Western Beef parent buys former 24 Hour Fitness locale


For the first time in nearly 50 years, the former home of gyms like Bally and 24 Hour Fitness won’t be owned by the Straus family. Yet, the bigger news here might not necessarily be the 1.3-acre site’s seller, but rather who owns it now.

Cactus of Harlem paid $20.8 million for the vacant building and parking lot across from the Kingsbridge Library where West 231st Street meets Tibbett Avenue, according to city property records. The seller was Evelyn Wells, listed as the “surviving trustee” of Fred Straus Inc., the Yonkers-based real estate company that has owned the site since 1974.

The purchase is an interesting one for Cactus since it’s been a little more than a year since 24 Hour Fitness shuttered the location at the height of the coronavirus pandemic. But then again, Cactus is no random buyer.

Instead, the limited liability corporation appears to be part of Cactus Holdings, the Queens real estate company likely best known for its Western Beef supermarket chain.

Could this former gym be the first Western Beef location in this part of the Bronx? If it is, executives of the supermarket chain aren’t saying. They didn’t return a request Monday for comment. But it’s likely company officials are more interested in simply being a landlord.

That appears to be exactly what Cactus is doing with more than 40,000 square feet of property it acquired in 2017 on the corner of West 230th Street and Broadway. That string of buildings — which excludes the standalone Dunkin’ location, but does include the Kingsbridge post office building at 5517 Broadway — was purchased by Cactus and a consortium of other owners for $14 million.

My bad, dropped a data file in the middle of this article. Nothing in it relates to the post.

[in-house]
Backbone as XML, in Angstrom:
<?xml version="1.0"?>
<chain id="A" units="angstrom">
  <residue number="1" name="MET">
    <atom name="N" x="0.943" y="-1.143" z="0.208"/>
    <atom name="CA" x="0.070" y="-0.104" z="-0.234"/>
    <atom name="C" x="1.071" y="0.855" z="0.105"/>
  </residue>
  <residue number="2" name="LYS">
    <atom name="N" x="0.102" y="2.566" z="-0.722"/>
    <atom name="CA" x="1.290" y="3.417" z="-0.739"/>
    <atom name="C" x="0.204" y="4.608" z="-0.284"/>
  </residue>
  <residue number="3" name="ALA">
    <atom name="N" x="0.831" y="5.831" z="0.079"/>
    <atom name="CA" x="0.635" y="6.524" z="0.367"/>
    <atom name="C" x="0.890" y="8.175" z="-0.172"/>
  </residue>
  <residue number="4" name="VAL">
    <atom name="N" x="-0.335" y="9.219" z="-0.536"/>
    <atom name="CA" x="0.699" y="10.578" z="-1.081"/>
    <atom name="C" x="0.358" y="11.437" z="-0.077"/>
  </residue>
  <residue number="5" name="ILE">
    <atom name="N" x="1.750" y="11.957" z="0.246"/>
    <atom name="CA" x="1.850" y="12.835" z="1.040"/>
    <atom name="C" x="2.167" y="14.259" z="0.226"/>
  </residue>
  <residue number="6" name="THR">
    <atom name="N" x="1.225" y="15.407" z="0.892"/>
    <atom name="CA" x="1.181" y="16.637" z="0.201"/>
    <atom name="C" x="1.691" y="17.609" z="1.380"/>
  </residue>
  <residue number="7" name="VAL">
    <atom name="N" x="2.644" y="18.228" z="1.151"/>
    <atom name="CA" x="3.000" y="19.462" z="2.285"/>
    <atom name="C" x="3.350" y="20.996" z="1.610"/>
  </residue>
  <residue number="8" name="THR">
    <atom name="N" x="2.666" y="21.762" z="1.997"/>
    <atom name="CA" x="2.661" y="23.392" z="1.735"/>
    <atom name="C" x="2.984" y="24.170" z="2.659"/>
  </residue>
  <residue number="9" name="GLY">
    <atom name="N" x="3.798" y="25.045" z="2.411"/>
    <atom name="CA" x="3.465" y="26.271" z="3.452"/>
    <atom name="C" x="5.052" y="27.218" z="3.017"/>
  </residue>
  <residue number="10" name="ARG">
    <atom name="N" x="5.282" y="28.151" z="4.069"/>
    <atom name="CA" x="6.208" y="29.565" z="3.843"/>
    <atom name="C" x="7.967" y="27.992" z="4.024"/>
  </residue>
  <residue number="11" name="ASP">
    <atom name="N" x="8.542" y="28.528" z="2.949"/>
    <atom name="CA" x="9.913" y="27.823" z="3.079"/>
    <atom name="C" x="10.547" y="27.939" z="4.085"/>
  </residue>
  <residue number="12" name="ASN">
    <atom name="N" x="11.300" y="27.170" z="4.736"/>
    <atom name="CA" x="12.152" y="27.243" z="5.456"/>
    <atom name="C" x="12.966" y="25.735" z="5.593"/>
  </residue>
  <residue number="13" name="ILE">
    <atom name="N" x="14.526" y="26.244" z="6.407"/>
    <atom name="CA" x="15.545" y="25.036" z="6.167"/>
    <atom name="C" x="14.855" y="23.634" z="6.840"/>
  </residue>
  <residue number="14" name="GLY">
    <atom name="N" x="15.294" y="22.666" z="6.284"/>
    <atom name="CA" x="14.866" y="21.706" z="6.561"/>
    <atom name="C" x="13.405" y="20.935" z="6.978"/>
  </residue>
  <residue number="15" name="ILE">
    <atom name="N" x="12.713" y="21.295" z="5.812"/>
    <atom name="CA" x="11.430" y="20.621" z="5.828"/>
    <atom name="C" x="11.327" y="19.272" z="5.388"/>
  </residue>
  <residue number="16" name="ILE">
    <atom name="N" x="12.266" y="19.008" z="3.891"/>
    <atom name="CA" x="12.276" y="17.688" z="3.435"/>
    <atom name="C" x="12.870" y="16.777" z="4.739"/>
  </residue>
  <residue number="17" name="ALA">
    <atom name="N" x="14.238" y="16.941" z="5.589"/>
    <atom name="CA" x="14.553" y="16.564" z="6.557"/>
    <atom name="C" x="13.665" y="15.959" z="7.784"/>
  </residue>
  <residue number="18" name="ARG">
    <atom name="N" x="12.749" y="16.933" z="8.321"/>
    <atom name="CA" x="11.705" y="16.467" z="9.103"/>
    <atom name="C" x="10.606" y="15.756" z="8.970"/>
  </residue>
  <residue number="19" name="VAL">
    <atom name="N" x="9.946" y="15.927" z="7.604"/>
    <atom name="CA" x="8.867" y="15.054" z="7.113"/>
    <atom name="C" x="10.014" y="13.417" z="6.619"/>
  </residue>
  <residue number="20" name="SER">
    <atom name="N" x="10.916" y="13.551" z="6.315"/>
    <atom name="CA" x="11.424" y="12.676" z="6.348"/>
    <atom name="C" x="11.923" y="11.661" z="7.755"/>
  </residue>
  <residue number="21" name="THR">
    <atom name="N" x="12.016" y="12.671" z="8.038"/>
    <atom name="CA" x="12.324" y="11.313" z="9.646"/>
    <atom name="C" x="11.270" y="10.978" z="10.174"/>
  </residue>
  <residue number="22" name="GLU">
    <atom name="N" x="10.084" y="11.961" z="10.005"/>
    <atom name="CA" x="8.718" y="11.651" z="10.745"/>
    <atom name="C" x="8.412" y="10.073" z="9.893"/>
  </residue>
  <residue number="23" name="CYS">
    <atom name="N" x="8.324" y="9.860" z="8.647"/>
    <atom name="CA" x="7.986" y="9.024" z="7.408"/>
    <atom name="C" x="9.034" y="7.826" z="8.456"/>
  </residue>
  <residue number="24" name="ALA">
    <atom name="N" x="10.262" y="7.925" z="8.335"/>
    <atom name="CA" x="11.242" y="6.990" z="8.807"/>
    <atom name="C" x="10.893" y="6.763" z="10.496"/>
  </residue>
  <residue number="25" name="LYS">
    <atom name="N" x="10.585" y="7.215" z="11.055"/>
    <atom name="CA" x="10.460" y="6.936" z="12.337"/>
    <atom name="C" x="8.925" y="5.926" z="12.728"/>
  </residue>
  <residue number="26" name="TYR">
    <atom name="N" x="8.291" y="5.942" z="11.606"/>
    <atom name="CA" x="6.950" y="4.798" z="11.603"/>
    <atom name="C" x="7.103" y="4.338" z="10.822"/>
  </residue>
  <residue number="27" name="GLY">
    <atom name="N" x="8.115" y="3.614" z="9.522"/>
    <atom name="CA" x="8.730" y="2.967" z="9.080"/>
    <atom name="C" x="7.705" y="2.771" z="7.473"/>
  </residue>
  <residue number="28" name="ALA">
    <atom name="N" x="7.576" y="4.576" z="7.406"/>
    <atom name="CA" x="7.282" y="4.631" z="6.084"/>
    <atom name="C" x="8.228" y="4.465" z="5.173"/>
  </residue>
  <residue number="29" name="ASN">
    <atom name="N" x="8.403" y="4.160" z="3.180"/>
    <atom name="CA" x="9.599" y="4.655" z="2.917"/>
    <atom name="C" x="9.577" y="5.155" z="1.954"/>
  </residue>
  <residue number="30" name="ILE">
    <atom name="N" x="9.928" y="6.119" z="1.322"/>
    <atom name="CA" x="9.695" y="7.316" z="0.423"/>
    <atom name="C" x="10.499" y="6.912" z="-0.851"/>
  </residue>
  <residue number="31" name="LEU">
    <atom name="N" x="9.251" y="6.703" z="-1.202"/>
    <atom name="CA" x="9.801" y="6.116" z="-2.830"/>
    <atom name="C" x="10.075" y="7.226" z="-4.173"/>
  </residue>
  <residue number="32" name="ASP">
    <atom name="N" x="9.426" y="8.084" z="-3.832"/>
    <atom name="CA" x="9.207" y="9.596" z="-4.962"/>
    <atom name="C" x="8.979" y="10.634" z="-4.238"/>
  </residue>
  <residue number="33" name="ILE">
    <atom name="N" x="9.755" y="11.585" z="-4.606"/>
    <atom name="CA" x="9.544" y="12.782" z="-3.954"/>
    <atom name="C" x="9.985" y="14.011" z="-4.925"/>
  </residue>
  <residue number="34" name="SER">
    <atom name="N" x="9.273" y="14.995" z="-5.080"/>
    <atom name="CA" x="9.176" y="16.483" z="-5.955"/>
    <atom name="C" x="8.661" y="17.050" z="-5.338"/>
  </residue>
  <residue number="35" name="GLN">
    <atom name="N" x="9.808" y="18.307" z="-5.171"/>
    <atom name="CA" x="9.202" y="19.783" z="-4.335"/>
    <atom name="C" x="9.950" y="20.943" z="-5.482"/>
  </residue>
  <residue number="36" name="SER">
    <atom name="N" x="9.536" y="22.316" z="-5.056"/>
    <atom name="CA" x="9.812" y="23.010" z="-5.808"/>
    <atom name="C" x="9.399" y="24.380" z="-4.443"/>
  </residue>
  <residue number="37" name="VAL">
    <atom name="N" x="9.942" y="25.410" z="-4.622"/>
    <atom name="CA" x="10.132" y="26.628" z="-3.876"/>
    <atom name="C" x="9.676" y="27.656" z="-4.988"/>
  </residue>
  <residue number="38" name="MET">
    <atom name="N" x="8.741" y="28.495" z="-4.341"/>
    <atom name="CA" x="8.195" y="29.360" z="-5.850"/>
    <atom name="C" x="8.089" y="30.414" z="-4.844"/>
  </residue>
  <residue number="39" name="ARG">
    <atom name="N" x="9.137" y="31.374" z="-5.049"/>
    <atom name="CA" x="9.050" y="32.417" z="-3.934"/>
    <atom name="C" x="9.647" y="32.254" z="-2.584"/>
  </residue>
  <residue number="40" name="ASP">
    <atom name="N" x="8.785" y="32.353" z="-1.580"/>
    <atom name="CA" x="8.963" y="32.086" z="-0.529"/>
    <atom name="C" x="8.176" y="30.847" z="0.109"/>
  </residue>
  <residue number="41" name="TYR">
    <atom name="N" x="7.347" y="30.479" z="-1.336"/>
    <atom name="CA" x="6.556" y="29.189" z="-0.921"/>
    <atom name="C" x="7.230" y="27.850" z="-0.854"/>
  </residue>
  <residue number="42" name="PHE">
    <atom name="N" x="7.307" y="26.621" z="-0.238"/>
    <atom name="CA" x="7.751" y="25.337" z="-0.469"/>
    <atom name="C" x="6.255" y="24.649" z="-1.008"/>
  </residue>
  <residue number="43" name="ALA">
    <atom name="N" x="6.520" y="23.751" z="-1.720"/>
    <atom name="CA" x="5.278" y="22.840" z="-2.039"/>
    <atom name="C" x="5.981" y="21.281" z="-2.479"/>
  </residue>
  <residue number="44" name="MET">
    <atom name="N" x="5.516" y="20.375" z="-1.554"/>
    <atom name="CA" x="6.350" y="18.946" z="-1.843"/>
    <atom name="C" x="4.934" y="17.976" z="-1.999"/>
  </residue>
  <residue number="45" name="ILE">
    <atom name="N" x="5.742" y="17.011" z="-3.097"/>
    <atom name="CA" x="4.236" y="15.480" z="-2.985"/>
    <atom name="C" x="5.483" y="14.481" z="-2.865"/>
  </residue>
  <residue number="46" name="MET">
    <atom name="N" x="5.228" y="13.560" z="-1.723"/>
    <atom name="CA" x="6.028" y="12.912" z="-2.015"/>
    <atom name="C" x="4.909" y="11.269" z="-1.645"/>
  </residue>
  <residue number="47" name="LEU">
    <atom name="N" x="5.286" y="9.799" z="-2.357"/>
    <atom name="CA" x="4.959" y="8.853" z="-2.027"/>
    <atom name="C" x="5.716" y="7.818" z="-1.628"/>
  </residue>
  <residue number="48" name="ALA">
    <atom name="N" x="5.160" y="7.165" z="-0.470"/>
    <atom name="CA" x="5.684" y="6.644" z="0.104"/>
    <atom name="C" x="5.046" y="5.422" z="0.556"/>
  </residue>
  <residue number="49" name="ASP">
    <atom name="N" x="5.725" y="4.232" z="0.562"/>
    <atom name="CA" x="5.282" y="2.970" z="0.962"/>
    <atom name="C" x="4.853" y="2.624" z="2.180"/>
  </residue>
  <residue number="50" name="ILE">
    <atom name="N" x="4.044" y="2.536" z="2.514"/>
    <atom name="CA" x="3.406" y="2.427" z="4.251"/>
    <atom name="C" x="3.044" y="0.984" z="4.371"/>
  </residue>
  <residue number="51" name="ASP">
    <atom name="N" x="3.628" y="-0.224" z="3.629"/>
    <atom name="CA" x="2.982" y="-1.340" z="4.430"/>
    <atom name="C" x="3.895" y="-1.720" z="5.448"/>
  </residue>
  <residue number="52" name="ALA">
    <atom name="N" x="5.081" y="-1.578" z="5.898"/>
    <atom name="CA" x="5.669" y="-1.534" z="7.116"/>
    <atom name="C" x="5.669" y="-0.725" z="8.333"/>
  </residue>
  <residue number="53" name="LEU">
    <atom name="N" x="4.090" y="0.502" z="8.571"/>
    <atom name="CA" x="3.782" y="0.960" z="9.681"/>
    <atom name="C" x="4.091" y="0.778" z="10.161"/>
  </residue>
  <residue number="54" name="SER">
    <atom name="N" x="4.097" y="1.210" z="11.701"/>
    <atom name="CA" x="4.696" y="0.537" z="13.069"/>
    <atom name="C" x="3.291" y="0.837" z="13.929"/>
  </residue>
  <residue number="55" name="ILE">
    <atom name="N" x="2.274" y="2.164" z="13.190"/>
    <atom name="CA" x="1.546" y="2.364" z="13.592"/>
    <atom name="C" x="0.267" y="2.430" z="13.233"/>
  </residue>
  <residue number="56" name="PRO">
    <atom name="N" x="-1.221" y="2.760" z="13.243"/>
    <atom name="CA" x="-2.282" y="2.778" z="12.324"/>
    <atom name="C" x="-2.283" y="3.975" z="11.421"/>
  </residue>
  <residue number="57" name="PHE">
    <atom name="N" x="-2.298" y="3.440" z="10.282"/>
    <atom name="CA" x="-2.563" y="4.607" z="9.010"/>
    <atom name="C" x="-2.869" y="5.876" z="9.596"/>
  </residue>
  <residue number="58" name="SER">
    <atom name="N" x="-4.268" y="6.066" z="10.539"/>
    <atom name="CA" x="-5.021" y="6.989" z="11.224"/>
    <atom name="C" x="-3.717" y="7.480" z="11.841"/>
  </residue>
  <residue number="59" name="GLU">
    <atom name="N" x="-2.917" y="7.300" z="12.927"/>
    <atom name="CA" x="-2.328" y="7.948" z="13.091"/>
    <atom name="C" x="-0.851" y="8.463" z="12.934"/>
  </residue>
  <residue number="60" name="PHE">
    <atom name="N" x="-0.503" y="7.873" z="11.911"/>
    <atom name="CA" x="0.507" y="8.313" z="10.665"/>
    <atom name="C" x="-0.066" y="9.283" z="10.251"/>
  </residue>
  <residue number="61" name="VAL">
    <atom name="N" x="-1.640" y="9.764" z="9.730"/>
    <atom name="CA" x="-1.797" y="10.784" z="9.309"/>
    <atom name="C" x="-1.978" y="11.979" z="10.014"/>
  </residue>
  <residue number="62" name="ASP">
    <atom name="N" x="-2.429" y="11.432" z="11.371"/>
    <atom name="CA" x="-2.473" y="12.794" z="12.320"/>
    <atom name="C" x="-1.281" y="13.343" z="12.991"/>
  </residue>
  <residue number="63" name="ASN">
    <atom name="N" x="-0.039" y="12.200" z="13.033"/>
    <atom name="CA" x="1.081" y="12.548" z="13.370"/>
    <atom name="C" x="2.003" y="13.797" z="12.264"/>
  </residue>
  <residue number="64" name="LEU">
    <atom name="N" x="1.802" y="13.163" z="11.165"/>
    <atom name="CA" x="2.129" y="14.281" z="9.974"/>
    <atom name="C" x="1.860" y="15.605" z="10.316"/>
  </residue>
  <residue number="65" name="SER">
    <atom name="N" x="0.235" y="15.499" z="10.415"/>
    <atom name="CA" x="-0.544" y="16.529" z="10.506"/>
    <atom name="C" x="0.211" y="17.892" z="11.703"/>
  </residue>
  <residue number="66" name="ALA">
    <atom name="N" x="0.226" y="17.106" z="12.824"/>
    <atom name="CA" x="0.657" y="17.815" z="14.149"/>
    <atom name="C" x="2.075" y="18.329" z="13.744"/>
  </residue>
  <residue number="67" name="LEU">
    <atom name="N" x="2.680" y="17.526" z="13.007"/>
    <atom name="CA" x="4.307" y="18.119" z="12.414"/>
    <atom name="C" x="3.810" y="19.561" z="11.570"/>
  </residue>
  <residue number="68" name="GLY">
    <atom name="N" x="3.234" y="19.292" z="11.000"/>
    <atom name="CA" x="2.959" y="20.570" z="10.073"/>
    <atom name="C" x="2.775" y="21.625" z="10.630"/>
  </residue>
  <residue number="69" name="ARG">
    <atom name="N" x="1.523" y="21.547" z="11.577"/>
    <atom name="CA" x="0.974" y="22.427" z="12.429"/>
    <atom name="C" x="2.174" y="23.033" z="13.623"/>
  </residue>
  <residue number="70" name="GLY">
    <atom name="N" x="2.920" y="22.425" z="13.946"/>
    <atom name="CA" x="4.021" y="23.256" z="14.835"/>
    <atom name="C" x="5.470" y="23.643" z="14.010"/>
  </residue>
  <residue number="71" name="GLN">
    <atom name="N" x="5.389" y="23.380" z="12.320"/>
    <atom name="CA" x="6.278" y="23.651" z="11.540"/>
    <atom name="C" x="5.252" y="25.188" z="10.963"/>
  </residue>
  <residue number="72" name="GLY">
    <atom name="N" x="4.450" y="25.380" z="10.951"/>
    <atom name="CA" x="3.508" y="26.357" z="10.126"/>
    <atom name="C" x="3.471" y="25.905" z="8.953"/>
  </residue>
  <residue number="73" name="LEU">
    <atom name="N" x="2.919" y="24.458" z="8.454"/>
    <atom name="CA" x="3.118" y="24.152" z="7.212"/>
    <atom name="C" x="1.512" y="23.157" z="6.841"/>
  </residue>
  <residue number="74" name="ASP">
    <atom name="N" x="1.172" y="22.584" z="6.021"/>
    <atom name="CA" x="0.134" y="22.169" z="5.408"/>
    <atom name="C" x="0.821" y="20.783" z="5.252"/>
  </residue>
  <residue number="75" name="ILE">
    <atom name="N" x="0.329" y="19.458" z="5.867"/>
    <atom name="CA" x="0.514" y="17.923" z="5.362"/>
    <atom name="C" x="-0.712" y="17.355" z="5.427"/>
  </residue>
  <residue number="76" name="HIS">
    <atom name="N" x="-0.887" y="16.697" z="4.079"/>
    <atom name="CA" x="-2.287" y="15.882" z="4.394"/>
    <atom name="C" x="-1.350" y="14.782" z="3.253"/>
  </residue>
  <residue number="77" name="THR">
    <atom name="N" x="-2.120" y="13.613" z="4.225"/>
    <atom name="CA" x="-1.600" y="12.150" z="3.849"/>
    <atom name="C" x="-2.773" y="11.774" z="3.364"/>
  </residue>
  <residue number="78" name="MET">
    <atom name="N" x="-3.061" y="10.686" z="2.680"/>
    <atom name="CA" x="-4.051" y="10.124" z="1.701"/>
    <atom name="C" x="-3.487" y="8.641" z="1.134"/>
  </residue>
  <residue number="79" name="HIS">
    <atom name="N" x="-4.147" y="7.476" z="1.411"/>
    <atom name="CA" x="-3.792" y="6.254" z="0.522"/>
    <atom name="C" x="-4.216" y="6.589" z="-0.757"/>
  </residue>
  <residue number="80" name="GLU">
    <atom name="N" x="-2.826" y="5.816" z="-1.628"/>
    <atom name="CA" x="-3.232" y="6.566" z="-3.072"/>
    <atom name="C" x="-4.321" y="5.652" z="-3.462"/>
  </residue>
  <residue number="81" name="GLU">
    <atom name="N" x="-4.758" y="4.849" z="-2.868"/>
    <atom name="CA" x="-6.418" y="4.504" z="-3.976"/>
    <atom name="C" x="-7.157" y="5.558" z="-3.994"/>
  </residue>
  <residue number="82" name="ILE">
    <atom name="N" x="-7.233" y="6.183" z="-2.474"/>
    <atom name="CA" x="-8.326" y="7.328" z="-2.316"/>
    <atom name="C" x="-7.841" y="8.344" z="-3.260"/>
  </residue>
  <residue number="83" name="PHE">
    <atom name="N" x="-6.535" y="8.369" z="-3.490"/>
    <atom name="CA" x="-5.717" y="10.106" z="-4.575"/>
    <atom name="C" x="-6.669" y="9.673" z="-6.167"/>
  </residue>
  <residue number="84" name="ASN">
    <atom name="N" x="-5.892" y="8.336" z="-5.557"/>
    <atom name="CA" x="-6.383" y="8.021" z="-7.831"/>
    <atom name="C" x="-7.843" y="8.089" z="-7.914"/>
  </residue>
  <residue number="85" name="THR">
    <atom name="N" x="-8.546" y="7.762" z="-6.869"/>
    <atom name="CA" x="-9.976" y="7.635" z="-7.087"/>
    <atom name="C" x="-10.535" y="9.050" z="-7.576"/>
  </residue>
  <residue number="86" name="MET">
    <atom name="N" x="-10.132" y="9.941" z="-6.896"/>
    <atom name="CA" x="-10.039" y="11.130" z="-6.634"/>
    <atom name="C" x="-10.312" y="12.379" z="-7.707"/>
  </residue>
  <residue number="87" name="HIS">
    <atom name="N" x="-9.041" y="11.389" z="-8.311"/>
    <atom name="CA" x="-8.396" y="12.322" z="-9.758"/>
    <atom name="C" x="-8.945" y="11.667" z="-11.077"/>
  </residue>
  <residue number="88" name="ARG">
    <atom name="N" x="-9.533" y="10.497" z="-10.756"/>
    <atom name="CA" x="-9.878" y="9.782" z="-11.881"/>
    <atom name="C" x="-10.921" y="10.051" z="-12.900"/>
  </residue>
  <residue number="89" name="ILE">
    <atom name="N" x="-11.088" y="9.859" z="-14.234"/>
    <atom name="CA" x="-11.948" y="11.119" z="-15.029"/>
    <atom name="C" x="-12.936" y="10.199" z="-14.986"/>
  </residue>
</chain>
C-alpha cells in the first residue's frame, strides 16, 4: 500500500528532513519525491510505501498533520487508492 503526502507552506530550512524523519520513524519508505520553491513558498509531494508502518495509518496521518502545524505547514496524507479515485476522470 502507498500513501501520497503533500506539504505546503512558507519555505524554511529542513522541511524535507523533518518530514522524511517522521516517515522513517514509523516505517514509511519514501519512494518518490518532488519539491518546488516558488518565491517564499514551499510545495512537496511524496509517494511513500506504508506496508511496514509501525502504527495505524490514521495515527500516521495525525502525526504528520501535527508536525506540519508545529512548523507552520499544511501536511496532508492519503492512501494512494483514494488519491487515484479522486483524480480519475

A property portfolio Cactus maintains on its website advertises that location as having more than 100,000 buildable square feet available of both residential and commercial. One image included with that property is a rendering of what appears to be a Western Beef Market — a neighborhood version of the chain’s typically larger high-volume warehouse stores.

A listing for that property at the time by commercial real estate agency Cushman & Wakefield noted none of the existing leases in those retail shops extended beyond three years. But if Cactus had any plans of transforming those mom-and-pops into a Western Beef location, it hasn’t filed any plans with the city.

The same is true with the former 24 Hour Fitness location. Cactus closed its deal with the Straus estate in April, although the paperwork itself wasn’t finalized until early July, according to property transaction records. Cactus has not filed any additional paperwork with the city, and it appears the company continues to seek a tenant for the building that backs onto West 231st Street and instead faces southwest toward West 230th Street.

Cactus owns several other properties in the Bronx, but none close by. Some of those sites are Western Beef locations, while others have other commercial and retail tenants. According to its published portfolio, the company owns more than 2 million square feet of real estate in the greater New York City area, and focuses on real estate inside densely populated areas.

The 24 Hour Fitness location was one of more than 130 that were closed in June 2020 after the California chain sought Chapter 11 bankruptcy protection. Although 24 Hour Fitness secured $250 million to help reopen some of its clubs, chief executive Tony Ueber at the time admitted the coronavirus pandemic levied a death blow to those locations forced to shutter.

The West 231st Street location became a 24 Hour Fitness in 2014 after its parent company bought 32 Bally Total Fitness clubs — a company which itself suffered through a pair of bankruptcy filings before slowly selling off all of its club locations, the final one in East Harlem in 2016.

If Cactus were to simply use the existing building, it would come with a 125-space parking lot — a premium in this part of Kingsbridge. However, the zoning on the property also allows anyone to come in and build a mix of higher-density residential with retail, which could help explain the hefty sales price.

By comparison, when Straus first bought the property in 1974, he paid an equivalent to what is today $209,000.